From Selma to the CIA

John Lewis, civil rights militant turned big-business politician, dies at 80

20 July 2020

Congressman John Lewis, one of the last surviving figures of the civil rights movement, died Friday, July 17 after a months-long battle with pancreatic cancer. He was 80 years old. Tributes poured in from the corporate media and from leading Democratic and Republican politicians. The Trump administration ordered flags flown at half-staff on federal buildings and US military bases.

Lewis played a prominent role in the civil rights struggles of the 1960s, serving as chairman of the Student Nonviolent Coordinating Committee from 1963 to 1966. He was arrested more than 40 times at protests across the American South and beaten repeatedly by racist mobs and racist police and sheriffs.

He was the youngest (and last survivor) among those who addressed the 1963 March on Washington, and later led the 1965 protests in Selma, Alabama, culminating in the march across the Edmund Pettus Bridge where state troopers attacked and beat protesters, including Lewis, who suffered a fractured skull.

President Barack Obama awards the 2010 Presidential Medal of Freedom to Congressman John Lewis. (Image Credit: Official White House Photo by Lawrence Jackson)

The youthful Lewis had physical courage and moral passion, but this was combined with complete prostration before capitalist politics. His political evolution personified the subordination of the civil rights struggles to the Democratic Party, which ultimately led its surviving leaders—after the assassination of Martin Luther King Jr.—to take their place in the political establishment and corporate structures of American big business.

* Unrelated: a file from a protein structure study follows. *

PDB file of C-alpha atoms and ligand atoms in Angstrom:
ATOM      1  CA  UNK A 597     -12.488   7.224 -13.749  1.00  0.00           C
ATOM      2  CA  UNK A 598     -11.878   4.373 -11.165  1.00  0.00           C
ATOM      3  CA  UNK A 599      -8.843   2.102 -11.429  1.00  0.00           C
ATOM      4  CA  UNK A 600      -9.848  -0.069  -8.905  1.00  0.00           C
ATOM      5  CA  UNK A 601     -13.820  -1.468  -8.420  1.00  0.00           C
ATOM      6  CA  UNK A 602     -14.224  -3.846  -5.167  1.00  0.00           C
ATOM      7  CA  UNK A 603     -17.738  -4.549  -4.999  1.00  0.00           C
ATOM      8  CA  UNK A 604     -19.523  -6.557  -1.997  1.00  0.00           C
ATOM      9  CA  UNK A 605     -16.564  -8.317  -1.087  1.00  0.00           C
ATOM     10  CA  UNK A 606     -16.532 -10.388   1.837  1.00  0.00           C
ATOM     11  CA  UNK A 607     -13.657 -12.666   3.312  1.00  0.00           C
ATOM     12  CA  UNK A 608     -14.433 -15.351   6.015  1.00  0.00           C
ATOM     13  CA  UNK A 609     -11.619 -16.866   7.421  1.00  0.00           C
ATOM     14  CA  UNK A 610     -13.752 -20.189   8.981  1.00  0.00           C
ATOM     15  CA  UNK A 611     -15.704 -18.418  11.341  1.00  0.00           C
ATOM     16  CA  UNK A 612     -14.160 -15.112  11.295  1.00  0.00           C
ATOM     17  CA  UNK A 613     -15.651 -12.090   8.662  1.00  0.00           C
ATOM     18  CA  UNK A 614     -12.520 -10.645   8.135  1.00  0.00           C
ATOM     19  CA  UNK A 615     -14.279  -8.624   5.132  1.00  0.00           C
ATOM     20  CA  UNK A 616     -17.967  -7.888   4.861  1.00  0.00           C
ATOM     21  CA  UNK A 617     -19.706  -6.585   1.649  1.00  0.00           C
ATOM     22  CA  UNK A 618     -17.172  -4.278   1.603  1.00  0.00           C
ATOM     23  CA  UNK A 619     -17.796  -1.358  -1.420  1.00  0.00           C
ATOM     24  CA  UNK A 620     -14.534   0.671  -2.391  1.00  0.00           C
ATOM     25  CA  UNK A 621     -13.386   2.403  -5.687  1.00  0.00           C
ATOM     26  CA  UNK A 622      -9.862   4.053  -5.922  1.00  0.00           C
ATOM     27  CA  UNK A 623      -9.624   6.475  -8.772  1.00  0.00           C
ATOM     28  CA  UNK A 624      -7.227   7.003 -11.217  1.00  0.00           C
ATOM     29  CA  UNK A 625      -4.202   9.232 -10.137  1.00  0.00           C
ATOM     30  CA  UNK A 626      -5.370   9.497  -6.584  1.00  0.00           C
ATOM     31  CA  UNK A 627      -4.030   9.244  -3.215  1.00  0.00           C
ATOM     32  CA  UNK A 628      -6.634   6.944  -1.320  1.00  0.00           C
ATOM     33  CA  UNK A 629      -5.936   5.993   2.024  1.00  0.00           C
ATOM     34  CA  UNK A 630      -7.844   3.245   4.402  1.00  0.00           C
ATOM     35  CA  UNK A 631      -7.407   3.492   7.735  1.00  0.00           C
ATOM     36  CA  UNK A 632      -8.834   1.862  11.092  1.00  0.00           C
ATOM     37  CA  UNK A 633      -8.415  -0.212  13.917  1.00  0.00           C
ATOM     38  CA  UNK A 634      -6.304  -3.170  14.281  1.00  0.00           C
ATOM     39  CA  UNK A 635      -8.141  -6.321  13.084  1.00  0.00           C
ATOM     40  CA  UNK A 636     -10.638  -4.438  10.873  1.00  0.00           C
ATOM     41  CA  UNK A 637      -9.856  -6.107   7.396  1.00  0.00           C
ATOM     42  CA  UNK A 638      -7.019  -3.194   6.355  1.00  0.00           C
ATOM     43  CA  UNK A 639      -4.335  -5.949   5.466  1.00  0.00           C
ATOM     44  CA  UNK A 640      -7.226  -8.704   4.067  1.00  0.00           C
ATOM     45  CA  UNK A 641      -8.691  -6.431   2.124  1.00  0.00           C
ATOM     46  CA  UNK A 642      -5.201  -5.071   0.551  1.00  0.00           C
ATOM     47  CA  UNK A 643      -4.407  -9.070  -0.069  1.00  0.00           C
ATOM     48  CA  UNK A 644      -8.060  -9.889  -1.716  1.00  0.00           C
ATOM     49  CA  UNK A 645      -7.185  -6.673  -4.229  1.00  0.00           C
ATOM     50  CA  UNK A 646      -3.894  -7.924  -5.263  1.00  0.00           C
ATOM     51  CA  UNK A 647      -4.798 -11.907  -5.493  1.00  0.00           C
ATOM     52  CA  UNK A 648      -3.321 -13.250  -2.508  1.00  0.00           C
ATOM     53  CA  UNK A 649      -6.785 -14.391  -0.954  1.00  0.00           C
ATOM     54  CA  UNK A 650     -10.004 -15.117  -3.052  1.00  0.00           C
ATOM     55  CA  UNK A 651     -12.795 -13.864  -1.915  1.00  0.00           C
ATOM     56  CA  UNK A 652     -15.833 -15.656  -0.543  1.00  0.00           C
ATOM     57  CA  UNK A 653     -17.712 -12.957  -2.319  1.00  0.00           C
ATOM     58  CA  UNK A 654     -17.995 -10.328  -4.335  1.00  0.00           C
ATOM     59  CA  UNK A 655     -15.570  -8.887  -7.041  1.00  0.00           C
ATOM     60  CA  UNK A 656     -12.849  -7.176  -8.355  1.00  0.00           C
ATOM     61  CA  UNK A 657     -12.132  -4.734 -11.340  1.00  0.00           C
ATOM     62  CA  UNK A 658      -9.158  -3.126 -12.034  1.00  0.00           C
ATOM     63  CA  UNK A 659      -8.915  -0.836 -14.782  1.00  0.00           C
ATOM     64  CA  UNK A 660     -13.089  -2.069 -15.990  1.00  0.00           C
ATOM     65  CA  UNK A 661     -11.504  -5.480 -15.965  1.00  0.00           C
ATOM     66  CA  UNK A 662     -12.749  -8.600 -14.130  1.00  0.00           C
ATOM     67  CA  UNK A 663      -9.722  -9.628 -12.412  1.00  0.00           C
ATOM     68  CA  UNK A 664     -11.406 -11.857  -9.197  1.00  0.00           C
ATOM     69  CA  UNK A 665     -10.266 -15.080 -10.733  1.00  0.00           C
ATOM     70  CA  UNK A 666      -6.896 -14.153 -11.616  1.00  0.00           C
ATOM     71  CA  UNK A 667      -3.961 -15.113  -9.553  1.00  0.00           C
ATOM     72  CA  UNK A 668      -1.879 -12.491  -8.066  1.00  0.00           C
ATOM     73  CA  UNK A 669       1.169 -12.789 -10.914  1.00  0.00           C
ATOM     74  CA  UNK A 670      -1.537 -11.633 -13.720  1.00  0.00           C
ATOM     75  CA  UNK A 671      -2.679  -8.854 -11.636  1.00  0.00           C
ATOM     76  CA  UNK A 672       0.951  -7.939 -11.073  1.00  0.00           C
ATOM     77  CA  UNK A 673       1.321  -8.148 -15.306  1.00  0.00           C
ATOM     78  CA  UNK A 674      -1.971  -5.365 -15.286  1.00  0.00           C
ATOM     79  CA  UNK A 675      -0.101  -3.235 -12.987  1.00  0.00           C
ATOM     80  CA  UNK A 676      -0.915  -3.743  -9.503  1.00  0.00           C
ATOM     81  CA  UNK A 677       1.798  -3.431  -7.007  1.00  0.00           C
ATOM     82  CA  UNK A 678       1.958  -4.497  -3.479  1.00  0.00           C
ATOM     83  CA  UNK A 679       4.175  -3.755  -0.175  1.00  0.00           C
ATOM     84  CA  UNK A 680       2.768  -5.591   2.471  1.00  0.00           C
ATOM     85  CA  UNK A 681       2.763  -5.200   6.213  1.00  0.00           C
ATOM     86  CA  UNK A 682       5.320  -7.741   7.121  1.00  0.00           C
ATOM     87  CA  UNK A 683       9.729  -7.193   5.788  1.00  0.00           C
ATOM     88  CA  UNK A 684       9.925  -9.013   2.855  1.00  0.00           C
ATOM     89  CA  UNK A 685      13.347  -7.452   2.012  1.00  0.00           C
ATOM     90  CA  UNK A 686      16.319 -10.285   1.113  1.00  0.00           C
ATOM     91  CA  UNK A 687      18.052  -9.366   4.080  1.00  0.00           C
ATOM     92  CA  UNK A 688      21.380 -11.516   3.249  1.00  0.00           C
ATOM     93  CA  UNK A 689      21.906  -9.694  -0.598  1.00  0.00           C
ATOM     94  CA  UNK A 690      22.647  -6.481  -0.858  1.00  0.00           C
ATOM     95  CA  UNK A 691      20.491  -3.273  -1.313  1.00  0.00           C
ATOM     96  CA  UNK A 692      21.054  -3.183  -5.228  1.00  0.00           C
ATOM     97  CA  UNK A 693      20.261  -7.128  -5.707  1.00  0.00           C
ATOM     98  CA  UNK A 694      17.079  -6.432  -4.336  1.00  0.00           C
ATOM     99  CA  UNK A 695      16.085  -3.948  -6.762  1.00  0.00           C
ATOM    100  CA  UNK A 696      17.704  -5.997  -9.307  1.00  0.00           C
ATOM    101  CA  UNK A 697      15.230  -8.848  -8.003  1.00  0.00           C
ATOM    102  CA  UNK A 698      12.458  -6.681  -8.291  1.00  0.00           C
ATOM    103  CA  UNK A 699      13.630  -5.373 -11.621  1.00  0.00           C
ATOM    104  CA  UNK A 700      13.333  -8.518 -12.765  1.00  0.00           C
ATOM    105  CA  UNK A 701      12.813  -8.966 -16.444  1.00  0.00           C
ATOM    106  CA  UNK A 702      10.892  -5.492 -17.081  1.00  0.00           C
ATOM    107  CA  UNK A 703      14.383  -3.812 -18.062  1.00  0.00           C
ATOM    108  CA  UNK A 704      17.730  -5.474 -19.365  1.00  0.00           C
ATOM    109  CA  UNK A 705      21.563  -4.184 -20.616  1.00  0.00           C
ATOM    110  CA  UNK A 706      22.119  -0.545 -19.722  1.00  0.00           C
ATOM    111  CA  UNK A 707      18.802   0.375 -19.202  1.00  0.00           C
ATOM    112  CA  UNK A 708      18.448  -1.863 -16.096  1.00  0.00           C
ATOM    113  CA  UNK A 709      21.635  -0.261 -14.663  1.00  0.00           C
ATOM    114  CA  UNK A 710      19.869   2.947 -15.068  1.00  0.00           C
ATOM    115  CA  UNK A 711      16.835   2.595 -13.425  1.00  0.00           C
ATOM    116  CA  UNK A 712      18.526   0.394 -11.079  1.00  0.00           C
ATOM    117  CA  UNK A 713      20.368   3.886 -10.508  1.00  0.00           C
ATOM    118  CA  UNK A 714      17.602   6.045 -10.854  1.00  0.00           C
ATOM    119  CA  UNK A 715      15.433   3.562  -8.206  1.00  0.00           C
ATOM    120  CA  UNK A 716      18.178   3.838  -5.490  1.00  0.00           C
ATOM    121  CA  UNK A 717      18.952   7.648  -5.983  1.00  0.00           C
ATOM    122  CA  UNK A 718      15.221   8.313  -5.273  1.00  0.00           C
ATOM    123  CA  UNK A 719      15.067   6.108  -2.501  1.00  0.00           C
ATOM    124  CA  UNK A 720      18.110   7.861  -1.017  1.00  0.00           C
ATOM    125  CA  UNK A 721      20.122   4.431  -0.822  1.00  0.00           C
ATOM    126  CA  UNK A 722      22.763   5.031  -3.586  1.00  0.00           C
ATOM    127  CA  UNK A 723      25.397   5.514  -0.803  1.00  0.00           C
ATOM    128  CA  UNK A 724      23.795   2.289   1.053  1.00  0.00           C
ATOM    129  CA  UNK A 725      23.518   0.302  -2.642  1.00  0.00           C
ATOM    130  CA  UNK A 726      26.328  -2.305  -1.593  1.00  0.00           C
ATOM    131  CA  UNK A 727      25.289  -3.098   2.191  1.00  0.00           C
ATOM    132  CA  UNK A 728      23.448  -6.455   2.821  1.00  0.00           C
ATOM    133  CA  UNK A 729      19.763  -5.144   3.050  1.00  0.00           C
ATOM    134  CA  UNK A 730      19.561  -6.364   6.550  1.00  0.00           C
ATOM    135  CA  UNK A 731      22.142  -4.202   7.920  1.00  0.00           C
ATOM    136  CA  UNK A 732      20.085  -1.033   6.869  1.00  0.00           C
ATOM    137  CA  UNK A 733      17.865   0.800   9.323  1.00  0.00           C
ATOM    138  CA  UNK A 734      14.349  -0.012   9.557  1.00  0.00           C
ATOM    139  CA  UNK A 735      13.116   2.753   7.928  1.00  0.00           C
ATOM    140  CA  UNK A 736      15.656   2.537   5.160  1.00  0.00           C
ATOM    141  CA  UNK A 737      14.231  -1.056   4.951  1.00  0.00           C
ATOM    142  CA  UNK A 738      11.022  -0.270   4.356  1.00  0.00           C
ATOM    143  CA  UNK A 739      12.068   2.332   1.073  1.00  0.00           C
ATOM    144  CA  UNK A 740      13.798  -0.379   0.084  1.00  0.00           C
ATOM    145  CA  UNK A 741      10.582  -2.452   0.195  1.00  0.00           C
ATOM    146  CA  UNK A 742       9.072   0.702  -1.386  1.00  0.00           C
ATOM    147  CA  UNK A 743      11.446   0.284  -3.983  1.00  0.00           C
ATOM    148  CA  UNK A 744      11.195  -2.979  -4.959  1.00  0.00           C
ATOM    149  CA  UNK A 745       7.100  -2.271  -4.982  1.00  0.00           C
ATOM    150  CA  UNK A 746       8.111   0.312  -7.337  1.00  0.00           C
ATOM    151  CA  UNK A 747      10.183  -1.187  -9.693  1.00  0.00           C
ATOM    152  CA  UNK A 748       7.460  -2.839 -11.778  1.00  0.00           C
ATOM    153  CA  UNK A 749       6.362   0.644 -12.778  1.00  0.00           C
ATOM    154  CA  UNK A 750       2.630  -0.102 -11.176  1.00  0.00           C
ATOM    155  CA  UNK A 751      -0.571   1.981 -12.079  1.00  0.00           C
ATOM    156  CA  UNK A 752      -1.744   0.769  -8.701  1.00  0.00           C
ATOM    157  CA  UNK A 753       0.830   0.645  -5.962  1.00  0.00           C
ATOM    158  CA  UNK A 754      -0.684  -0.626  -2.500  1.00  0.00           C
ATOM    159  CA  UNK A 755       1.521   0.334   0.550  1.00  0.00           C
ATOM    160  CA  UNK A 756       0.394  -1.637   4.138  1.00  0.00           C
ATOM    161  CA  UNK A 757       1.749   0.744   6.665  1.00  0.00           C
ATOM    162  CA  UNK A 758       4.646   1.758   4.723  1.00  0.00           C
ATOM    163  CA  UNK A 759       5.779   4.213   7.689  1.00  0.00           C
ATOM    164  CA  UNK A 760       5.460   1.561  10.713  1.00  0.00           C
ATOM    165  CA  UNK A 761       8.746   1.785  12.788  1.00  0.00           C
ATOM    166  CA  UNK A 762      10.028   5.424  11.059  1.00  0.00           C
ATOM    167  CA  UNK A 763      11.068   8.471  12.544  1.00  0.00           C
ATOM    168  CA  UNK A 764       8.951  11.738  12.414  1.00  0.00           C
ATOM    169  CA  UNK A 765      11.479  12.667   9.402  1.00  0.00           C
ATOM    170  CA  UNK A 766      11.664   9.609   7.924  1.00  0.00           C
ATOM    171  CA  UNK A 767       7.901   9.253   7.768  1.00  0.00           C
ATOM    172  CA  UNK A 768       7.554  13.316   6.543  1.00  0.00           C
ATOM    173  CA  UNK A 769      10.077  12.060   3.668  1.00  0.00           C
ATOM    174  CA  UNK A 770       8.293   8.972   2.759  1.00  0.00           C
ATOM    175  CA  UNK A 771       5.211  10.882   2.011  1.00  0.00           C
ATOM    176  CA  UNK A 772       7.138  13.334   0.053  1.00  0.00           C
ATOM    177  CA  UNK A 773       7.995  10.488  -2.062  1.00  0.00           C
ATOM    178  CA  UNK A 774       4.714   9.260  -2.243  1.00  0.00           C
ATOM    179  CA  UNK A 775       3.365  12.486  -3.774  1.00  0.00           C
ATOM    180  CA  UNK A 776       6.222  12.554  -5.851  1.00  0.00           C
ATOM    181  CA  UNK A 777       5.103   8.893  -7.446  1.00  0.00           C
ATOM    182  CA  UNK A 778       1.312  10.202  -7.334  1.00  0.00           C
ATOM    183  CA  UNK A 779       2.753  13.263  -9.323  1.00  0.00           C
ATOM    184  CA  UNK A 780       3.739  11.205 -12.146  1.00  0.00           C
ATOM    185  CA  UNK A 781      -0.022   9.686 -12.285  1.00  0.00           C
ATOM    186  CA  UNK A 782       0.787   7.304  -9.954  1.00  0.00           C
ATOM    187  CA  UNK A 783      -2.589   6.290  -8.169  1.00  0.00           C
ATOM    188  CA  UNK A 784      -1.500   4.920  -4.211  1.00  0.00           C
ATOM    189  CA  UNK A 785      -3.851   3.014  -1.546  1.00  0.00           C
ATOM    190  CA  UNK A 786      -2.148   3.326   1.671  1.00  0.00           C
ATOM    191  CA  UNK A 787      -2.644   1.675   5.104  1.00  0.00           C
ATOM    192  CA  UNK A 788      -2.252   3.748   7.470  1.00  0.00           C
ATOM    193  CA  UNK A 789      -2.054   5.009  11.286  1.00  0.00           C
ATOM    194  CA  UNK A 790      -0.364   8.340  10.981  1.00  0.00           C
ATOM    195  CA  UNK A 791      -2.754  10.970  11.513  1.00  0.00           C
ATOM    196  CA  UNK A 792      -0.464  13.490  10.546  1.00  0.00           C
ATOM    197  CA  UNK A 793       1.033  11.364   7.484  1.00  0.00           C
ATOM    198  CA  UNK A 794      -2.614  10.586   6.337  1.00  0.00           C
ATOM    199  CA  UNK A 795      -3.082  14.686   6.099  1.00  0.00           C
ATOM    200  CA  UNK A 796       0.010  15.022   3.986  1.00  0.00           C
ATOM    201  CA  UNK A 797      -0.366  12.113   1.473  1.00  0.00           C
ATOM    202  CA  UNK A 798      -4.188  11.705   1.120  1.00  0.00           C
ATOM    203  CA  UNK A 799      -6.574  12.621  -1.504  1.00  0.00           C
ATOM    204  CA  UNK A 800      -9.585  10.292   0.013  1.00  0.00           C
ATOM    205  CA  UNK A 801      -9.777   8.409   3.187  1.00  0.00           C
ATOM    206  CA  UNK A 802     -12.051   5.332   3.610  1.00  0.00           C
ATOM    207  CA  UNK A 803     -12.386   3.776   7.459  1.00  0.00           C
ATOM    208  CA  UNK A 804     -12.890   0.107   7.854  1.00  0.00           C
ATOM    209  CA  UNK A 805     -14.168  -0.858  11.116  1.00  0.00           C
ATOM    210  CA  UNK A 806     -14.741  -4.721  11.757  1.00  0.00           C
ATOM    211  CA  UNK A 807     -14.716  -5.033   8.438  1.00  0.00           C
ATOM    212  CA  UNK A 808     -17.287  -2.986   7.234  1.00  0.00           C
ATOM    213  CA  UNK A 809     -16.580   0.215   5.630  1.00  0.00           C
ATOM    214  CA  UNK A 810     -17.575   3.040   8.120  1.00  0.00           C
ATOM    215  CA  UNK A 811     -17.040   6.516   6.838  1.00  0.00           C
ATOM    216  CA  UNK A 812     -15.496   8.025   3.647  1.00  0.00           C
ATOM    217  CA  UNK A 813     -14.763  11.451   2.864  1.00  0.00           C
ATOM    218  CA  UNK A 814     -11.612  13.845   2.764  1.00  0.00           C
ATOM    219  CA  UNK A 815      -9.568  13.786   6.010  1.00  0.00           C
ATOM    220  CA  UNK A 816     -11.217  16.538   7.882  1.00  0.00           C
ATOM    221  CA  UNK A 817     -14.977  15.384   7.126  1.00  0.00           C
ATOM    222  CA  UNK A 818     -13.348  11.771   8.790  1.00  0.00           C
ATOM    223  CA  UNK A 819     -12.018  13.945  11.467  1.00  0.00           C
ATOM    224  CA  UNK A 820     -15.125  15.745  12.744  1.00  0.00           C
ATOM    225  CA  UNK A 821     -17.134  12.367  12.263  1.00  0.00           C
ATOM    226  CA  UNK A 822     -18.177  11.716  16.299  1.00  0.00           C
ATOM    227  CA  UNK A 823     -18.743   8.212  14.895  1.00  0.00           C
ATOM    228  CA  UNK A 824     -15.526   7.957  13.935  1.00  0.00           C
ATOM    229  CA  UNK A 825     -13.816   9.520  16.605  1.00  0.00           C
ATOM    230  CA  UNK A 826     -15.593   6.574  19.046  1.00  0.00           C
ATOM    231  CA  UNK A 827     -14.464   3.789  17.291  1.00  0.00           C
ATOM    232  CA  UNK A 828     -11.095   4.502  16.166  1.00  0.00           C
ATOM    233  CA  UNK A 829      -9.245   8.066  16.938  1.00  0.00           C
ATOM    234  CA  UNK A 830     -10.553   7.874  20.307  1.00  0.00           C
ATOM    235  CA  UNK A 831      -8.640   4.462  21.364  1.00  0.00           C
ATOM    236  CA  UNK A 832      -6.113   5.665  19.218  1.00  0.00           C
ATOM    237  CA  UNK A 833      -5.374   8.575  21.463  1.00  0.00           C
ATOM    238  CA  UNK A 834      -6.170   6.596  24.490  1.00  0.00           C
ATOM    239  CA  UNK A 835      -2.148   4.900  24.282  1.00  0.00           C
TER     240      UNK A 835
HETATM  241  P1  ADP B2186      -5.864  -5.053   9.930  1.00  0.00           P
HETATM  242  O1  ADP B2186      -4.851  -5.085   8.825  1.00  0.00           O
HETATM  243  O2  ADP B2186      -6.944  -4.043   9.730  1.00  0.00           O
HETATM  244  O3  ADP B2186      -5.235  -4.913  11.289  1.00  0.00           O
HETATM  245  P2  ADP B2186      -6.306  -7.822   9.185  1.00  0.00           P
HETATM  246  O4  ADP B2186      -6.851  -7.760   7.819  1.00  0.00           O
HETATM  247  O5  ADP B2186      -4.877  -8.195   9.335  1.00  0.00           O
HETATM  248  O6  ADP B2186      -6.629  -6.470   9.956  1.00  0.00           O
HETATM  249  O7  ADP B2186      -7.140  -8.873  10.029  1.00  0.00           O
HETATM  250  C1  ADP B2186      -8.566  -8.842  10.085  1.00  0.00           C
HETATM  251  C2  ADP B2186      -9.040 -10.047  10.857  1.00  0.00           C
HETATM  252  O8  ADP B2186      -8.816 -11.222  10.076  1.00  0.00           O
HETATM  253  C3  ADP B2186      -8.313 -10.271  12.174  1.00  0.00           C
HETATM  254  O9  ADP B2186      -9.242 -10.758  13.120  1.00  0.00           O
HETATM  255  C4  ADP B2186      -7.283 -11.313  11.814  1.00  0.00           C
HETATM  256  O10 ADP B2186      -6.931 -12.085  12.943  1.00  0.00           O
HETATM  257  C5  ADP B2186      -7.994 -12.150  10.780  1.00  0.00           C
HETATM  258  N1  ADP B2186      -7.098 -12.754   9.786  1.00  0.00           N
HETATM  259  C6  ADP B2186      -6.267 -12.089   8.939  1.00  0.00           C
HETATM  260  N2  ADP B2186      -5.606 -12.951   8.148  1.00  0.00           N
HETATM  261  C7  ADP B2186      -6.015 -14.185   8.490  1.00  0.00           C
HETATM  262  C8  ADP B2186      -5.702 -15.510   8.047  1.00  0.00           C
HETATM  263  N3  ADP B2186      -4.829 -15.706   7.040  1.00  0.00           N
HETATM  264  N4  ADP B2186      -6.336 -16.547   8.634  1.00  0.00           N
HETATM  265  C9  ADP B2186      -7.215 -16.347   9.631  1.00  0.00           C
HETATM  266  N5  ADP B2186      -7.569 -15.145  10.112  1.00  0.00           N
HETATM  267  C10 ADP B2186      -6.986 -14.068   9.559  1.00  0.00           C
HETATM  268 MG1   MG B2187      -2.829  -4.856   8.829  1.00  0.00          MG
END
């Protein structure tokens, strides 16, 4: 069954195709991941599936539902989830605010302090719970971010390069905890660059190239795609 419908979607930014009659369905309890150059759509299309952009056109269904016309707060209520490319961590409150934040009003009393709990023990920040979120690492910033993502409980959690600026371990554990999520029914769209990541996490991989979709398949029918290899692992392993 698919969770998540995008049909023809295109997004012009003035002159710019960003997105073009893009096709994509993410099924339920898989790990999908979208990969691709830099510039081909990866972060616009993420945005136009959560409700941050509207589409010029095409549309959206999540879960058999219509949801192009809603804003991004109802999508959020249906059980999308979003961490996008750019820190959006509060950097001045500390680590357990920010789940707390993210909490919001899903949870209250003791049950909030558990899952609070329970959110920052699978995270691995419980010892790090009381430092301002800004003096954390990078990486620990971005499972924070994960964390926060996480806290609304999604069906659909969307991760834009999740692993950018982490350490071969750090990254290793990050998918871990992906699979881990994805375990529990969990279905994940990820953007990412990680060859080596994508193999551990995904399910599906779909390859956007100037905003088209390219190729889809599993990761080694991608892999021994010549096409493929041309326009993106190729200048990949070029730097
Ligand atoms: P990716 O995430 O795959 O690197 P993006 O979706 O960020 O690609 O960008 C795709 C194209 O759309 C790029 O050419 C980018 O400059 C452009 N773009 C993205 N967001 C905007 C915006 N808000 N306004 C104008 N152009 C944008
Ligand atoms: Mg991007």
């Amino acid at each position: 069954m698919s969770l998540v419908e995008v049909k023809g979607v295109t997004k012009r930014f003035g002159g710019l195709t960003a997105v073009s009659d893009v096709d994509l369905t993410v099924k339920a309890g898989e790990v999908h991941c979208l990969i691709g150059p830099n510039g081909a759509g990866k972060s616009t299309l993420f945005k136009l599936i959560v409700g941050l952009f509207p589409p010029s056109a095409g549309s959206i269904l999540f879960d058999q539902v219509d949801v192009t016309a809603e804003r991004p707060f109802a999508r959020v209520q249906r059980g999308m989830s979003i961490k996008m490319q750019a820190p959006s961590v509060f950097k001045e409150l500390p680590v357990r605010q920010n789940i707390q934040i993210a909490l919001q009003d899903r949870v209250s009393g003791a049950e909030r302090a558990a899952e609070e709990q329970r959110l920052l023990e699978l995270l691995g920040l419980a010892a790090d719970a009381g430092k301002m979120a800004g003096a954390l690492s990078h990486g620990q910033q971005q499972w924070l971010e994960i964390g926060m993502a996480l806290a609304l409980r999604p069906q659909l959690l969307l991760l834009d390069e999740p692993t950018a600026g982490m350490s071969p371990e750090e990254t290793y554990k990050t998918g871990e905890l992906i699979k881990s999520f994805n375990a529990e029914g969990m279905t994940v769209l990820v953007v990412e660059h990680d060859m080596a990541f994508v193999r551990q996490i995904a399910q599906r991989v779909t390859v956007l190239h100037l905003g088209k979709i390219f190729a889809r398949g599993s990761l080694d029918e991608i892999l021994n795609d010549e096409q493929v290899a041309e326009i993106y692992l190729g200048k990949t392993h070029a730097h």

After 16 years of participation in struggles for desegregation and voting rights, Lewis lost a race in 1977 for a congressional seat in Atlanta, then took a job in the Democratic administration of Jimmy Carter in 1977, as a deputy director of the VISTA public service program, which included the Peace Corps. He returned to Atlanta to run and win a seat on the city council in 1981, before finally gaining the congressional seat in 1986 that he held for the next 34 years.

In his legislative career, Lewis became a thoroughly predictable Democratic Party hack, a longtime supporter of Nancy Pelosi, who described him as the “conscience of Congress.” Given its character as a cesspool of corruption and defense of corporate interests, being the “conscience” of Congress is like being the moral guardian of a brothel.

Lewis viewed the election of Barack Obama as the first African American president as the culmination of his political efforts, no matter that the living standards of workers, including black workers, continued to decline, and the American government carried out wars and assassinations around the world at Obama’s direction. In other words, Lewis’s goal was the integration of the American political elite by the incorporation of African Americans, while not challenging the economic and social structure of American imperialism in the slightest.

Below, we reprint a perspective column from January 16, 2017, on Lewis’s political evolution.

* * *

From Selma to the CIA: John Lewis, Donald Trump and the demise of the “civil rights” establishment

By Patrick Martin, 16 January 2017

In an interview conducted Friday for NBC’s Sunday morning program “Meet the Press,” Democratic Representative John Lewis announced that he would boycott the inauguration of President Donald Trump because, “I don’t see this president-elect as a legitimate president.”